The Internet and today’s newspaper reported that Dale Robertson has died. I remember Dale from Tales of Wells Fargo, an early Western. He always came across on screen as a pretty decent guy. Mr. Robertson was a World War II veteran and had been awarded the Silver Star. I could identify with Mr. Robertson since he was a native Oklohoman and I’m from next door in Arkansas.
Another one of our Greatest Generation is gone. Charles Durning, Fess Parker, my Uncle Jack Fryer. May you all rest in peace.
I just read where a Springdale, Arkansas man (and his lawyer) sued Subway because he claims their 6 inch sandwiches aren’t six inches long and their foot long sandwiches are only 11.5 inches long. This is the kind of lawsuit that wastes our courts’ time and gives lawyers a bad name. I don’t know how long Subway’s sandwiches are, but I am quite sure that the man who sued has not been damaged in the amount of $5,000,000.00 or even $5.00 if his foot long sandwhich was only 11.5 inches long.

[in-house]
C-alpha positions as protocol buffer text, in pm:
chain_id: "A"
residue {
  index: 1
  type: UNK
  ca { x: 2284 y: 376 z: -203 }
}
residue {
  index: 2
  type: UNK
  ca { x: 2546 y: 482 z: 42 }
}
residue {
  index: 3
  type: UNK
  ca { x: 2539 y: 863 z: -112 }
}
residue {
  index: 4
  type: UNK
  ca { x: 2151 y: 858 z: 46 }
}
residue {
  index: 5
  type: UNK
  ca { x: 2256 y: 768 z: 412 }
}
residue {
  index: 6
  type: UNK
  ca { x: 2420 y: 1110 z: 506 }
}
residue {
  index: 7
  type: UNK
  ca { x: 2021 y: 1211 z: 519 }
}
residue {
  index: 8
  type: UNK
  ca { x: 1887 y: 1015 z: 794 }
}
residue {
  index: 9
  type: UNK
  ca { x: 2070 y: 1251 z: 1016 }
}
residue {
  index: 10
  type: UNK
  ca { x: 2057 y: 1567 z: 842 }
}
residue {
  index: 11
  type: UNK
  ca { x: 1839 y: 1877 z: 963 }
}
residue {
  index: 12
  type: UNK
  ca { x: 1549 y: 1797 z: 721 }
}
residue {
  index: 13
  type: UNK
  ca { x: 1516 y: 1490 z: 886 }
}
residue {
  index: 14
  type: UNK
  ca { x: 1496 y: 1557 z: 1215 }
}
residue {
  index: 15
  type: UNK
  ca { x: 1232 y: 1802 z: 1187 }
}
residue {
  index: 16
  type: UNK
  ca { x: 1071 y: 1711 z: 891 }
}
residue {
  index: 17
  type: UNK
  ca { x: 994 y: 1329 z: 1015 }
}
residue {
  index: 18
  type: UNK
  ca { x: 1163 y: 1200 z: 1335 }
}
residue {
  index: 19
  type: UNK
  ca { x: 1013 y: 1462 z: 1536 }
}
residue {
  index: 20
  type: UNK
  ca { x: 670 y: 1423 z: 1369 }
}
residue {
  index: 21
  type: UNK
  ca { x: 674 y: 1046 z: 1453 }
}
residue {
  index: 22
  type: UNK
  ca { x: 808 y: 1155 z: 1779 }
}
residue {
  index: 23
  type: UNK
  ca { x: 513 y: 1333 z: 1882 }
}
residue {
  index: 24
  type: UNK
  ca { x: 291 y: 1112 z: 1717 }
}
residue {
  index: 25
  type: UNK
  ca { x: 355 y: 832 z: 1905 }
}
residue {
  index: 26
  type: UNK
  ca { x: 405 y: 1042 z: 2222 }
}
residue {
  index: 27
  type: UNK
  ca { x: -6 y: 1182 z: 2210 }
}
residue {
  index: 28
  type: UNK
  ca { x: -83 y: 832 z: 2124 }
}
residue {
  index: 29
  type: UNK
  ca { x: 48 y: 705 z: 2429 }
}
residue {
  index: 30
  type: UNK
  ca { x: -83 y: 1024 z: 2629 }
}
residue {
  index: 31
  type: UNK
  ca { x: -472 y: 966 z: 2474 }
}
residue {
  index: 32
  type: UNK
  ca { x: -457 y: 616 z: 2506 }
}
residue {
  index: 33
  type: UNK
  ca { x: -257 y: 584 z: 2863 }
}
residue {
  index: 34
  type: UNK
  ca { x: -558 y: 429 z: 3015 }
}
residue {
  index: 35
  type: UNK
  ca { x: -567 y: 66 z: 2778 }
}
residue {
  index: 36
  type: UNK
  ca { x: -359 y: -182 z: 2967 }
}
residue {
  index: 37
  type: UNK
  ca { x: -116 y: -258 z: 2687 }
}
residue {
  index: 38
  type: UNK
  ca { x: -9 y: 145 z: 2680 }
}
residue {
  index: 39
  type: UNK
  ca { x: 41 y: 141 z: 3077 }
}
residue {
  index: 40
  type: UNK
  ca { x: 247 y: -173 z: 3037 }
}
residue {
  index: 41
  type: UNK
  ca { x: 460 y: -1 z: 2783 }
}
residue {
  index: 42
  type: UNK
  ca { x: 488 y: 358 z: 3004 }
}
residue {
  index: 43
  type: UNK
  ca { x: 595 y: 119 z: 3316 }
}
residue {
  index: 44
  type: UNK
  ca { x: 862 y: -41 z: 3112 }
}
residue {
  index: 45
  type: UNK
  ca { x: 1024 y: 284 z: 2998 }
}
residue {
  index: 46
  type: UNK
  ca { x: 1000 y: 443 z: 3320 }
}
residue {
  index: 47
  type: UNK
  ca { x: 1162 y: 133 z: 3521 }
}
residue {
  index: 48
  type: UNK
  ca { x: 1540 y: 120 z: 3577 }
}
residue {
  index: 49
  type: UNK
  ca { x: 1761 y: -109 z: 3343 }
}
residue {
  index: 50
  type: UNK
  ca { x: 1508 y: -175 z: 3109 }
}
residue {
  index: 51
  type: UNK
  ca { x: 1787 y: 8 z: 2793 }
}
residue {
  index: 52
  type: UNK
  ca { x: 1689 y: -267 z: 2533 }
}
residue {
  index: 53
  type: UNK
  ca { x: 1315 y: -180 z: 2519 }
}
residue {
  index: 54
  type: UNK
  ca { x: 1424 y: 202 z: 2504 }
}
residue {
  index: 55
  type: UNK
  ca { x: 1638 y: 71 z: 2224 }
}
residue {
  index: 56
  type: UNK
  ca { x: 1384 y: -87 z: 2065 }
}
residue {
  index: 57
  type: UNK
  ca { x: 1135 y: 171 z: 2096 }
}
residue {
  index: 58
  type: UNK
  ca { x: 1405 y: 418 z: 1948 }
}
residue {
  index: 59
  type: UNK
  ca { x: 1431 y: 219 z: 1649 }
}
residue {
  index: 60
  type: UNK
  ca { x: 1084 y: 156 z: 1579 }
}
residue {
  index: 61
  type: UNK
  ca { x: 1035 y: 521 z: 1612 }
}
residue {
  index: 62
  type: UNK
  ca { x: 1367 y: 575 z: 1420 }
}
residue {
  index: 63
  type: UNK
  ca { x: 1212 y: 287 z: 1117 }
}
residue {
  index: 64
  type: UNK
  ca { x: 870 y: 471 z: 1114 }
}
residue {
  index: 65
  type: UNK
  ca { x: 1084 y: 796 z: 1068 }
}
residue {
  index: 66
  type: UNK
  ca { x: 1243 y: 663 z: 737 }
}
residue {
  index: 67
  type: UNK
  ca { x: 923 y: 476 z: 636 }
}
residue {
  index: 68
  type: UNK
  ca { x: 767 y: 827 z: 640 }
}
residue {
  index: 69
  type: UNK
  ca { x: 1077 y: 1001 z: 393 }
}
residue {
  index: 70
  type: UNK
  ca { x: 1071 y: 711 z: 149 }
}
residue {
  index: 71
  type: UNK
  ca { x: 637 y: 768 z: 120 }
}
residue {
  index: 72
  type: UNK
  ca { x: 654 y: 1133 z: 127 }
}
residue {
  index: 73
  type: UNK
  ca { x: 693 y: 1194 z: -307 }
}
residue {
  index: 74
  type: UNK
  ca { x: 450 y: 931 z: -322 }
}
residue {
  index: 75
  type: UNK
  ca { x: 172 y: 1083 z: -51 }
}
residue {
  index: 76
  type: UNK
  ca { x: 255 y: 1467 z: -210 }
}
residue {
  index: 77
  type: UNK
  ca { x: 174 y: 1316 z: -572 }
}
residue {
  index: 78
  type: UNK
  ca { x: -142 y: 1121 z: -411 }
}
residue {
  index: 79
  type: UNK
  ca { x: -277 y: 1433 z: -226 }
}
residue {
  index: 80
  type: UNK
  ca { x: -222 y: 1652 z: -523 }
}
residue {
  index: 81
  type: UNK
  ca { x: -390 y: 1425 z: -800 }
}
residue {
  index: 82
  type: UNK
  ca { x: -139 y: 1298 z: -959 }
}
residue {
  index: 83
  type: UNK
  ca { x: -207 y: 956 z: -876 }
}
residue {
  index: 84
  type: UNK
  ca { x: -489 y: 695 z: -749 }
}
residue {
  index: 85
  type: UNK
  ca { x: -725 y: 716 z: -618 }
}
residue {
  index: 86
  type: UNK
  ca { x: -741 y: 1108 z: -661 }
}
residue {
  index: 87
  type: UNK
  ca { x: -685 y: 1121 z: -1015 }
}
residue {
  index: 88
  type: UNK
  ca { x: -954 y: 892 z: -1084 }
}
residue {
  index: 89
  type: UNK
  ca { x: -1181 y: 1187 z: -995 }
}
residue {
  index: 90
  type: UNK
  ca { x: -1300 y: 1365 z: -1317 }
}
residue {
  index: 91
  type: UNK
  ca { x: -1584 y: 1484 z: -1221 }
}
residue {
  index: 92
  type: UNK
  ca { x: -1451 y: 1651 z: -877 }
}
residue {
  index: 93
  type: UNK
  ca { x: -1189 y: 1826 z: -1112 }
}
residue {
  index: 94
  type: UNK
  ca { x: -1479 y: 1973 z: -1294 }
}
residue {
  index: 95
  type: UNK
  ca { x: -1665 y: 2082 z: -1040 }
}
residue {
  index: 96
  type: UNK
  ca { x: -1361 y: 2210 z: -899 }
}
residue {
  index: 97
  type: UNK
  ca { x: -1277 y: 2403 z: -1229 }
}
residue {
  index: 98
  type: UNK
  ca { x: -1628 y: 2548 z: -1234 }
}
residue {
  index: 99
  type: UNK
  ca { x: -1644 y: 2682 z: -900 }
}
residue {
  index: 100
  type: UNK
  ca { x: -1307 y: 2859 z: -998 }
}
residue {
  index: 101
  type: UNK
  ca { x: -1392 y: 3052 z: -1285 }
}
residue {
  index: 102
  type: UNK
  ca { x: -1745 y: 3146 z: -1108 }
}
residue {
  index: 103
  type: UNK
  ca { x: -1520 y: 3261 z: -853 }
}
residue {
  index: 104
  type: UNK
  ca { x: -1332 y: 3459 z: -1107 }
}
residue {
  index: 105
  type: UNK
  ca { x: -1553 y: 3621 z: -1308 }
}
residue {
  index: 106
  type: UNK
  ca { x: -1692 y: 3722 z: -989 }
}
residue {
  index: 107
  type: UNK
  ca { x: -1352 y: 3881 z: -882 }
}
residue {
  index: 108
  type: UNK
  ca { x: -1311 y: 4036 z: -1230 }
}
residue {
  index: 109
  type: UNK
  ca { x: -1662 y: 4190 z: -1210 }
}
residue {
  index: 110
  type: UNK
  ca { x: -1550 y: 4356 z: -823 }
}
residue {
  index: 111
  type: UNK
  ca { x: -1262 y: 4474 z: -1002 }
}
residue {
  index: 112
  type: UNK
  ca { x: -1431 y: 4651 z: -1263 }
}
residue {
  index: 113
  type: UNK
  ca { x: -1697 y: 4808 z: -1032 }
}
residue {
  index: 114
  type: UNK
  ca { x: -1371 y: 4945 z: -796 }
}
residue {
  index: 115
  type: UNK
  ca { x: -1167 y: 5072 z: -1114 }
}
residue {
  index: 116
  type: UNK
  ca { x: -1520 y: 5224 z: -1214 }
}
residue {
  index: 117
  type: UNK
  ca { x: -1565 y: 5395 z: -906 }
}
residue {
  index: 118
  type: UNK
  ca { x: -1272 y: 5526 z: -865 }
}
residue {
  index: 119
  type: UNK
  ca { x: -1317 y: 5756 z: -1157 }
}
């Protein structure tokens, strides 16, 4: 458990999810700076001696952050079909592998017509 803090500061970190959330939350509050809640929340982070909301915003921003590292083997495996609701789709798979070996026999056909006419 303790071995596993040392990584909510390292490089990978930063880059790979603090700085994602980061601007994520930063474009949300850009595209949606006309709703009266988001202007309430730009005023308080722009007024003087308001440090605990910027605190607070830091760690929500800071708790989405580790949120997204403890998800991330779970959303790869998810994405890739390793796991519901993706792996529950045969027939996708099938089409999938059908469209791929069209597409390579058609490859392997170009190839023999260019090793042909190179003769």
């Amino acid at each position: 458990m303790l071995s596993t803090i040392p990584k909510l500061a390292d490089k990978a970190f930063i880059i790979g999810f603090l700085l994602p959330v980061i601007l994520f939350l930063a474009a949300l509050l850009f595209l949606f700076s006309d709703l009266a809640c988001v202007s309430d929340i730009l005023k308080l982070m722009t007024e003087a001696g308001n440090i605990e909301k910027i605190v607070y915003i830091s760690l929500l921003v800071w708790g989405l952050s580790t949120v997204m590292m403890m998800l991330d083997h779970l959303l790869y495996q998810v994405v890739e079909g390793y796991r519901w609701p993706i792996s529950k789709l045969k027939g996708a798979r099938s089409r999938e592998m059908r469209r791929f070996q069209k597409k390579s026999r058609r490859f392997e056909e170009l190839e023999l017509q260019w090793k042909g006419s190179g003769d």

Last week we went to trial with a client who had been sued by a finance company for a deficiency balance on a pick up truck. This gentleman had purchased a new pick up truck for over $24,000.00. Unfortunately, he was unable to make the payments and returned the truck to the dealership after 10 months. The finance company re-sold the truck at a dealers’ only auction for $12,500.00 and sued my client for the balance. We responded that he did not receive notice and that the sale was not commercially reasonable. The jury granted a verdict to the finance company, but in the amount of zero dollars ($0.00)! Apparently the jury agreed with us. We’ll take results like that any day.
One of our Chapter 13 Clients received his discharge in Bankruptcy last week. When he first met with us, he was several months behind on his mortgage. His wife had died unexpectedly, he had allowed his bills to pile up. The mortgage company was threatening foreclosure, and his car was about to be repossessed.